To examine the favorability of large-scale atmosphere–ocean conditions during the peak of the 1933 Atlantic hurricane season (August–October), we examine anomalies of MSLP, zonal wind shear (defined as the difference in the U component of the wind between 200 and 850 hPa), and SST averaged over the Main Development Region (MDR), which we define to be 10°–20°N, 85°–20°W. All of these quantities have been shown in prior studies (e.g., Saunders et al. 2017, and references therein) to explain a significant amount of the variance in observed Atlantic hurricane activity. Lower MSLP, reduced vertical wind shear, and higher SSTs are favorable for an active Atlantic hurricane season. In addition to conditions in the Atlantic MDR, we also examine ENSO conditions using SST in the Niño-3.4 region (5°S–5°N, 170°–120°W) (Barnston et al. 1997) and relative SST, which is defined to be SST in the tropical Atlantic (10°–25°N, 80°–20°W) minus average SST across the greater tropics (30°S–30°N, 0°–360°) (Vecchi et al. 2008). El Niño conditions are unfavorable for Atlantic hurricane development and intensification due to both increases in vertical wind shear (e.g., Gray 1984) and warmer upper-level temperatures that stabilize the atmosphere (Tang and Neelin 2004). Positive values of relative SST imply that the Atlantic is warm relative to the rest of the tropics. This is associated with conditions more conducive to Atlantic hurricane formation: increased upward motion, increased low-level vorticity, and reduced vertical wind shear (Vecchi et al. 2008). Anomalies are calculated relative to the 1901–30 base period, which would have been the 30-yr base period in 1933 given NOAA’s current practices (e.g., 30-yr base periods updated every 10 years). Our examination of 1933 is complemented by a correlation and a rank analysis of more than a century of variability in these quantities associated with Atlantic hurricane activity. These analyses begin in 1878, as this is when the U.S. Signal Service Corps began to track hurricanes in a systematic fashion (Vecchi and Knutson 2011; Saunders et al. 2017).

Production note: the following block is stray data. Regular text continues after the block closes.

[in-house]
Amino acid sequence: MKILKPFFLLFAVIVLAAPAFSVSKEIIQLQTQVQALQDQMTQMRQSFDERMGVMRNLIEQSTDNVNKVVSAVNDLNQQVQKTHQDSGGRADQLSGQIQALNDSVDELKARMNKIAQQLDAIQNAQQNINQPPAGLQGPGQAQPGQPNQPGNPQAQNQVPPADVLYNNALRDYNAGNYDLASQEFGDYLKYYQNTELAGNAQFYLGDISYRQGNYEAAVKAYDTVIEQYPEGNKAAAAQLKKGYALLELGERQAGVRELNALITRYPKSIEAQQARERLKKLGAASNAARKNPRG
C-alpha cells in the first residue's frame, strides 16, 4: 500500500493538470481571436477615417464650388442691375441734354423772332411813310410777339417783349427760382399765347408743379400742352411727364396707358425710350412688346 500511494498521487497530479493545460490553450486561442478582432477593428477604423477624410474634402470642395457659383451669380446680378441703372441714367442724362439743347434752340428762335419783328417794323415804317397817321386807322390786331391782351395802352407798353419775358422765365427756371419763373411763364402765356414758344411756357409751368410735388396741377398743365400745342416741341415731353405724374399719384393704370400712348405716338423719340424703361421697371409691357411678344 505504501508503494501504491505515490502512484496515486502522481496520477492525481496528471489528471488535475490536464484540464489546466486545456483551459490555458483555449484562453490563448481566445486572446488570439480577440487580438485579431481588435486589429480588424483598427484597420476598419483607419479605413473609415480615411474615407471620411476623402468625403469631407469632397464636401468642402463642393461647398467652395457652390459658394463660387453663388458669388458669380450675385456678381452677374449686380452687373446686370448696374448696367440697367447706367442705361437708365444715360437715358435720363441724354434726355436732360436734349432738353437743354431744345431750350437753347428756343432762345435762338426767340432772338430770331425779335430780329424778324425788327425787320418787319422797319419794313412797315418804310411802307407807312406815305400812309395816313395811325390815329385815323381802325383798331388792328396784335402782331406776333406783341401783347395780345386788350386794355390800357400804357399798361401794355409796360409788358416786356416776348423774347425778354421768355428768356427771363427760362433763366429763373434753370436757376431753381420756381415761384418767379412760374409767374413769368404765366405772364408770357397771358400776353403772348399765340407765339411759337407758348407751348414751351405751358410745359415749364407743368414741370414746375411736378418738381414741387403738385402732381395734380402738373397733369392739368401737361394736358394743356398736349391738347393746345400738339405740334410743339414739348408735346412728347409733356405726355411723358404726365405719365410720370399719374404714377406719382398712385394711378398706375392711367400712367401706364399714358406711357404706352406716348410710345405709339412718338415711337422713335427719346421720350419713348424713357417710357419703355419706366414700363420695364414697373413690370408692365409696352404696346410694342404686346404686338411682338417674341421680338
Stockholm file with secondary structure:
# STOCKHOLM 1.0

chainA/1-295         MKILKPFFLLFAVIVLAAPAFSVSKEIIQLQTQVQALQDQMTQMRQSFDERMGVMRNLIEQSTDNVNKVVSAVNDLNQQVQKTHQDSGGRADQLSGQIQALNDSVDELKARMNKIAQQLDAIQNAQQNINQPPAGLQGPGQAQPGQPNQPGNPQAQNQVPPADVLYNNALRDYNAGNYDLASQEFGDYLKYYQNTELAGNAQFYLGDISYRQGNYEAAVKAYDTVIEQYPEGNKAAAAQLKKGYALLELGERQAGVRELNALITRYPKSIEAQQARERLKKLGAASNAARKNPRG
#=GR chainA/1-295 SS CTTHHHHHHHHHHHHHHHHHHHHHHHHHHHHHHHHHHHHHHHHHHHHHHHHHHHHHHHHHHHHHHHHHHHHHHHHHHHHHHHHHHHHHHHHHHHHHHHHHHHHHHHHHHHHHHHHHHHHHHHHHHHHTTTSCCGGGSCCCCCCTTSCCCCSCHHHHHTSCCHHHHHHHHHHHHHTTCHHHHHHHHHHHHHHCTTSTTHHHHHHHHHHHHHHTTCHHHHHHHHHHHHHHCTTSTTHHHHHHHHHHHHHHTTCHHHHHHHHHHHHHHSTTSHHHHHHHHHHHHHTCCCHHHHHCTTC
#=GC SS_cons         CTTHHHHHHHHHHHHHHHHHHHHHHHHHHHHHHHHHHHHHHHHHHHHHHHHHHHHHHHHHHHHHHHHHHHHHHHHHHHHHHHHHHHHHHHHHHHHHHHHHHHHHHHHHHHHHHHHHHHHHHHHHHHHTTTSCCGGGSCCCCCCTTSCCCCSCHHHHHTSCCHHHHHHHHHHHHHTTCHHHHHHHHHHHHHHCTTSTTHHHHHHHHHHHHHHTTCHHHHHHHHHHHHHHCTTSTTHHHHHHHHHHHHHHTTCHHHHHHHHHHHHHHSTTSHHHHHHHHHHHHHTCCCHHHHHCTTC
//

Figures 6a–d display August–October 1933 averaged anomalies of SLP, zonal wind shear, SST, and 500-hPa geopotential height across the Atlantic and, in the case of SST, including the eastern-central Pacific. As would be expected given the extremely active season that occurred, large-scale conditions were favorable for an active Atlantic hurricane season with anomalously low MSLP, anomalously weak zonal wind shear, and warmer-than-normal SSTs prevailing across the MDR. Weak-to-moderate La Niña conditions prevailed across the tropical Pacific. Anomalously high heights at 500 hPa predominated over the subtropical western Atlantic, creating midlevel steering flow that inhibited recurvature and drove hurricanes toward the United States, Mexico, and Central America, and through the Caribbean.

Fig. 6.
Fig. 6.

(a) August–October 1933 sea level pressure anomalies (hPa), (b) August–October 1933 zonal wind shear anomalies (m s−1), (c) August–October 1933 SST anomalies (°C), and (d) August–October 1933 500-hPa geopotential height anomalies (m). (e)–(h) As in (a)–(d), but for August–October 2005. Anomalies in (a)–(d) are calculated relative to a 1901–1930 base period, while anomalies in (e)–(h) are calculated relative to a 1971–2000 base period.

Citation: Bulletin of the American Meteorological Society 102, 3; 10.1175/BAMS-D-19-0330.1

Since 2005 was also an extremely active season and has been compared to 1933 in this manuscript, we also examine large-scale conditions during August–October of that year (Figs. 6e,f). For these plots, we calculate anomalies relative to a 1971–2000 base period, which would have been the 30-yr base period utilized by NOAA at the time. Similar to 1933, the 2005 Atlantic hurricane season featured anomalously low MSLP, warmer-than-normal SSTs, and weaker than normal zonal wind shear across the MDR. Unlike 1933, ENSO was neutral during the peak of the 2005 Atlantic hurricane season, with an August–October-averaged Oceanic Niño Index of −0.1°C. The Oceanic Niño Index is defined to be a 3-month running mean of SST anomalies in the Niño-3.4 region (5°S–5°N, 170°–120°W) using centered 30-yr base periods. Geopotential heights at 500 hPa tended to be above average in the western Atlantic, helping to steer storms toward the U.S. coast as well as the Caribbean and Central America.